Helmholtz on Thomas Young
Thomas Young died in May 1829 when Hermann von Helmholtz was seven years old. Twenty-three years later, in 1852, Helmholtz wrote about Young's achievements:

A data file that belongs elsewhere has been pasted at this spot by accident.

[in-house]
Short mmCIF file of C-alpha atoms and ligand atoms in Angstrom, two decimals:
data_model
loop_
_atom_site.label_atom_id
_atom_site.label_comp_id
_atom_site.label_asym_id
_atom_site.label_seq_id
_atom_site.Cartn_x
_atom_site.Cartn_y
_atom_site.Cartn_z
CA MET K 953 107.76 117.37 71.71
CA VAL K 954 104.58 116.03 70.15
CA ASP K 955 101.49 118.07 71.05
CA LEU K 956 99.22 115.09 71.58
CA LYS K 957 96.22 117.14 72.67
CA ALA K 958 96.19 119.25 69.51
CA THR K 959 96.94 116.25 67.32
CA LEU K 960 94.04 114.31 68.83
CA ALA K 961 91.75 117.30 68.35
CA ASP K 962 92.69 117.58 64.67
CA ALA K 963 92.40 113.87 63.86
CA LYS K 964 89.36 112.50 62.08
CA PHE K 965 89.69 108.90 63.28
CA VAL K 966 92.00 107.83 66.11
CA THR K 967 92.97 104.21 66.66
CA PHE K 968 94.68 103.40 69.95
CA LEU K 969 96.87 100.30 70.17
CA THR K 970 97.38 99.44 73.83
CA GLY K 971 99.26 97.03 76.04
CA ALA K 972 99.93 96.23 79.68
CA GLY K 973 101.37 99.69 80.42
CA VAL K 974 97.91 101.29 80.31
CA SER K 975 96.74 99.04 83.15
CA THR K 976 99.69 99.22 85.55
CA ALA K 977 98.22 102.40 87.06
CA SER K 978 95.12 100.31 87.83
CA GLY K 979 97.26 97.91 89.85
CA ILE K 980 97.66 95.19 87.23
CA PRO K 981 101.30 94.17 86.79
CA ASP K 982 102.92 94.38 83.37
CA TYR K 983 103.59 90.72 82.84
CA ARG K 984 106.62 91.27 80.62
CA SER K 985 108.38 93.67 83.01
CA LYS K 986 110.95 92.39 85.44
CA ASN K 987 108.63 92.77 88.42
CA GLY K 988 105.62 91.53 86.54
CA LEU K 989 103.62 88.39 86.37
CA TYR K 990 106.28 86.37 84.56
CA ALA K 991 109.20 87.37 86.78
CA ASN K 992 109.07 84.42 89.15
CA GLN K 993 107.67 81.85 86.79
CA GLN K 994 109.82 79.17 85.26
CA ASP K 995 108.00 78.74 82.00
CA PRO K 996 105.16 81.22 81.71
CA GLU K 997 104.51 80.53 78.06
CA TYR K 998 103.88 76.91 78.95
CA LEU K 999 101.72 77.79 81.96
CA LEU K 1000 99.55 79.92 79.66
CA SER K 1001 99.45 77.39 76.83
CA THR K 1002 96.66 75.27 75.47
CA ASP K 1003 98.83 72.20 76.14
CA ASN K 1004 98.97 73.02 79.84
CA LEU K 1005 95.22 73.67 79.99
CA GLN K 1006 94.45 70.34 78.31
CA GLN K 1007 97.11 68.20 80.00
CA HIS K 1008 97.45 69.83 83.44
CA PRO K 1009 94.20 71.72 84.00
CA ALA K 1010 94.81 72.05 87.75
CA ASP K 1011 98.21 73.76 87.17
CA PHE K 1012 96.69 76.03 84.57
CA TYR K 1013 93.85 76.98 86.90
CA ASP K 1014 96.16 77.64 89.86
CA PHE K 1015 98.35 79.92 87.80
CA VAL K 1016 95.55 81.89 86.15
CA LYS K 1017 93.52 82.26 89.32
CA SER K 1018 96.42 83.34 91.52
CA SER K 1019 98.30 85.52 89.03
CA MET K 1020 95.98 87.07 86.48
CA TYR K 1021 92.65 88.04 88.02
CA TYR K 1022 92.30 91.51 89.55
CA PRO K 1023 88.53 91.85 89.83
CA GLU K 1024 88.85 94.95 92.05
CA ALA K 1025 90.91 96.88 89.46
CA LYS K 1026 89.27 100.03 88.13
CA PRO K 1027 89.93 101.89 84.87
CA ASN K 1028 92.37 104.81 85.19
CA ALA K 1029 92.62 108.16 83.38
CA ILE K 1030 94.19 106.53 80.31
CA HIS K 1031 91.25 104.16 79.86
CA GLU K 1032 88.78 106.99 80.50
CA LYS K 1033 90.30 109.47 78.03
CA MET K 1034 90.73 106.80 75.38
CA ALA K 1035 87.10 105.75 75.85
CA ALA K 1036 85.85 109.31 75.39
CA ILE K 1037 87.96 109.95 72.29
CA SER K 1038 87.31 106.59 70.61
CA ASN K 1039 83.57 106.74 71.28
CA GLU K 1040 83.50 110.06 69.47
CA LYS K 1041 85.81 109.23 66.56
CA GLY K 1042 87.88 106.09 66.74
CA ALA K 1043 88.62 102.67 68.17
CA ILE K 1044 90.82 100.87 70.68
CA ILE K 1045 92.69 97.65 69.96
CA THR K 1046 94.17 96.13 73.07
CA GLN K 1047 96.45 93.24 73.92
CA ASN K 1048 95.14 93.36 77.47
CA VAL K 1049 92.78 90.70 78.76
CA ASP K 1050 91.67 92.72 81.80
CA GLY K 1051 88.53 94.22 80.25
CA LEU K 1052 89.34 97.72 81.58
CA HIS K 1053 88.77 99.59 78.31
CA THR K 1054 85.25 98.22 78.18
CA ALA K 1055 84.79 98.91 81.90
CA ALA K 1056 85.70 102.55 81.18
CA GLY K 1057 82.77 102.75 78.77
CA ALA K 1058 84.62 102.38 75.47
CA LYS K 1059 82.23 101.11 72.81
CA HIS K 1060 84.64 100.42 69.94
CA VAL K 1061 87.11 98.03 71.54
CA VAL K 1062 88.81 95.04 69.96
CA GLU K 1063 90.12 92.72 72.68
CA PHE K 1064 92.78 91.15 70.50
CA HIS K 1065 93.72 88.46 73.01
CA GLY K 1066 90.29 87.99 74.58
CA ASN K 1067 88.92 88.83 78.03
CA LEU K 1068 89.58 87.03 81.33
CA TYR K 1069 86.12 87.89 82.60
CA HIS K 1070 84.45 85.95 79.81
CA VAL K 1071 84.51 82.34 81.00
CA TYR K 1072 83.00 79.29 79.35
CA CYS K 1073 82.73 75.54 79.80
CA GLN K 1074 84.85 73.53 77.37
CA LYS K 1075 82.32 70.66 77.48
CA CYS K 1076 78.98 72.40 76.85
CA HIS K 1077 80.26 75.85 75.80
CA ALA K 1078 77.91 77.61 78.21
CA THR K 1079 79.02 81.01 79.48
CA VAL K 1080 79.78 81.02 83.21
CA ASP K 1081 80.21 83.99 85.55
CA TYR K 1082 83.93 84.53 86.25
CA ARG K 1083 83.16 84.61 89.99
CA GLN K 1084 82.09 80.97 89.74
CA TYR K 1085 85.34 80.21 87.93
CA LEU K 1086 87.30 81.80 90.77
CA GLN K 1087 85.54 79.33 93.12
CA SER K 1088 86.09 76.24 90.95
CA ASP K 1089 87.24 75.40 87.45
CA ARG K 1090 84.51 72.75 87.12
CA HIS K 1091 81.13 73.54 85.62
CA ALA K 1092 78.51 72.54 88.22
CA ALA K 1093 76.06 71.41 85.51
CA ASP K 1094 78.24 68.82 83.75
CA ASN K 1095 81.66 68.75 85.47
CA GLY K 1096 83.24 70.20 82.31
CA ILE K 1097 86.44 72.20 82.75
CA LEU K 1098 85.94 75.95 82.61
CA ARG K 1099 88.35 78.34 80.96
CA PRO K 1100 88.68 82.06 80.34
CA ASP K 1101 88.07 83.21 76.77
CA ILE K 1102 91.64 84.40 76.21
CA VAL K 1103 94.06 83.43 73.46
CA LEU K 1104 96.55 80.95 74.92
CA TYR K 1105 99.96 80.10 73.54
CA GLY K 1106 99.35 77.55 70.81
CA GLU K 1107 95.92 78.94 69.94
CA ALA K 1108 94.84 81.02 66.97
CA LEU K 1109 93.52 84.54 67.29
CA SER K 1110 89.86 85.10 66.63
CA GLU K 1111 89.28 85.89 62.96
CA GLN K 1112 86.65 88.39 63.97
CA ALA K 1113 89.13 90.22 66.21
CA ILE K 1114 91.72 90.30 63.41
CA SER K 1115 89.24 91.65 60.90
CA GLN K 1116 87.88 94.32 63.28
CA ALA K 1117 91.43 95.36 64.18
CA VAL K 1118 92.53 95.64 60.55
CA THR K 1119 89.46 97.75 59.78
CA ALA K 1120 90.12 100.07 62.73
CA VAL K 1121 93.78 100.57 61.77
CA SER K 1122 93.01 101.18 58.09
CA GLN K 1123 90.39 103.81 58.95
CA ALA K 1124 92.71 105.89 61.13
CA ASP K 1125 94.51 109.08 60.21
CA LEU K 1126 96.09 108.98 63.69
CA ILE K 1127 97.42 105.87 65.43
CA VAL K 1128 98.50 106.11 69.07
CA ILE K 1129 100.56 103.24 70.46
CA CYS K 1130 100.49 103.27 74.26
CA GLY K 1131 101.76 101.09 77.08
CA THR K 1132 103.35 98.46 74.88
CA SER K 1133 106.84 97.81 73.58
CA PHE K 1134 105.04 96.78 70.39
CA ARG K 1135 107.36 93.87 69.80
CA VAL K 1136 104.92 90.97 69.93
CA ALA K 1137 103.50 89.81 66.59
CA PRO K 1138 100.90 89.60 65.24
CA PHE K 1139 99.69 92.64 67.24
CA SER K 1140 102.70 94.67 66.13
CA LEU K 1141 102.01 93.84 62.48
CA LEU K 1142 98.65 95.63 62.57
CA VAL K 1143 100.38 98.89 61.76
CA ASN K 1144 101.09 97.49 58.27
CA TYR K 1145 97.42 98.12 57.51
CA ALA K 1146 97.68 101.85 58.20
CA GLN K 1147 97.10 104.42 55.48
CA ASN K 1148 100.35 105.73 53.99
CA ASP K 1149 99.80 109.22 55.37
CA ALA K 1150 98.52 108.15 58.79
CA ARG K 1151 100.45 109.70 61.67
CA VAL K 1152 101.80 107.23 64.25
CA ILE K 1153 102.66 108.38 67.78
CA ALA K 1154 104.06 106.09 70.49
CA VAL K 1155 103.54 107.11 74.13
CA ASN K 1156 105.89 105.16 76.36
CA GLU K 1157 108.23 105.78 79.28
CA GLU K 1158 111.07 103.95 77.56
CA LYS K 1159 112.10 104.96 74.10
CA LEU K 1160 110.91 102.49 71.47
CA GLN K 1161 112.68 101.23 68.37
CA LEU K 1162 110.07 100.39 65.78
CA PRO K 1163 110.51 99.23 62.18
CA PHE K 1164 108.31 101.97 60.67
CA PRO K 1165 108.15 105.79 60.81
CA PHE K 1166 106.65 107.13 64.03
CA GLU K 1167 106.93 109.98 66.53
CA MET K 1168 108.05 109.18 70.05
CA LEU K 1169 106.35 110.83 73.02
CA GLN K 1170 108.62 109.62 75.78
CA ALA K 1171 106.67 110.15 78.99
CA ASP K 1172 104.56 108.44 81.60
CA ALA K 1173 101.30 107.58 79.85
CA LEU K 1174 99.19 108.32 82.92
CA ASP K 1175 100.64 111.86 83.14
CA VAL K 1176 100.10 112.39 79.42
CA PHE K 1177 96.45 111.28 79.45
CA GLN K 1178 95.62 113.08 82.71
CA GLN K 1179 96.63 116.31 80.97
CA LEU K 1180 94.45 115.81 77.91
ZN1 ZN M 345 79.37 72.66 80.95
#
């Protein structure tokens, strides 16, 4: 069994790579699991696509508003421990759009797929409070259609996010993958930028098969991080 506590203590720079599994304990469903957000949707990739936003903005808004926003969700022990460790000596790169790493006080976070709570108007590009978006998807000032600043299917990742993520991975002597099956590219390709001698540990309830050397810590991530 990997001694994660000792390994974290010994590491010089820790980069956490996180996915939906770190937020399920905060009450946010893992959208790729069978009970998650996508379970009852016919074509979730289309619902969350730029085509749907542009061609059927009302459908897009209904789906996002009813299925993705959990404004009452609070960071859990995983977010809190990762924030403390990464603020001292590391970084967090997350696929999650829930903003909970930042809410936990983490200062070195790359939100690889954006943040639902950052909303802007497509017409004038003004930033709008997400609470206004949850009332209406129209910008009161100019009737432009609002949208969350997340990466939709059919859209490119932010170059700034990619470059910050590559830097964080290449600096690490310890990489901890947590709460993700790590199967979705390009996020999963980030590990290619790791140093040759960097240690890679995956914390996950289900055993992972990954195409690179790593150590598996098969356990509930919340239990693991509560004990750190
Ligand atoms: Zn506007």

The theory of colours, with all these marvellous and complicated relations, was a riddle which Goethe in vain attempted to solve; nor were we physicists and physiologists and more successful. I include myself among the number; for I long toiled at the task, without getting any nearer my object, until I at last discovered that a wonderfully simple solution had been discovered at the beginning of this [nineteenth] century, and had been in print for any one to read who chose. This solution was found and published by the same Thomas Young who first showed the right method of arriving at the interpretations of Egyptian hieroglyphics. He was one of the most acute men who ever lived, but had the misfortune to be too far in advance of his contemporaries. They looked on him with astonishment, but could not follow his bold speculations, and thus a mass of his most important thoughts remained buried and forgotten in the 'Transactions of the Royal Society' until a later generation by slow degrees arrived at the rediscovery of his discoveries, and came to appreciate the force of his arguments and the accuracy of his conclusions.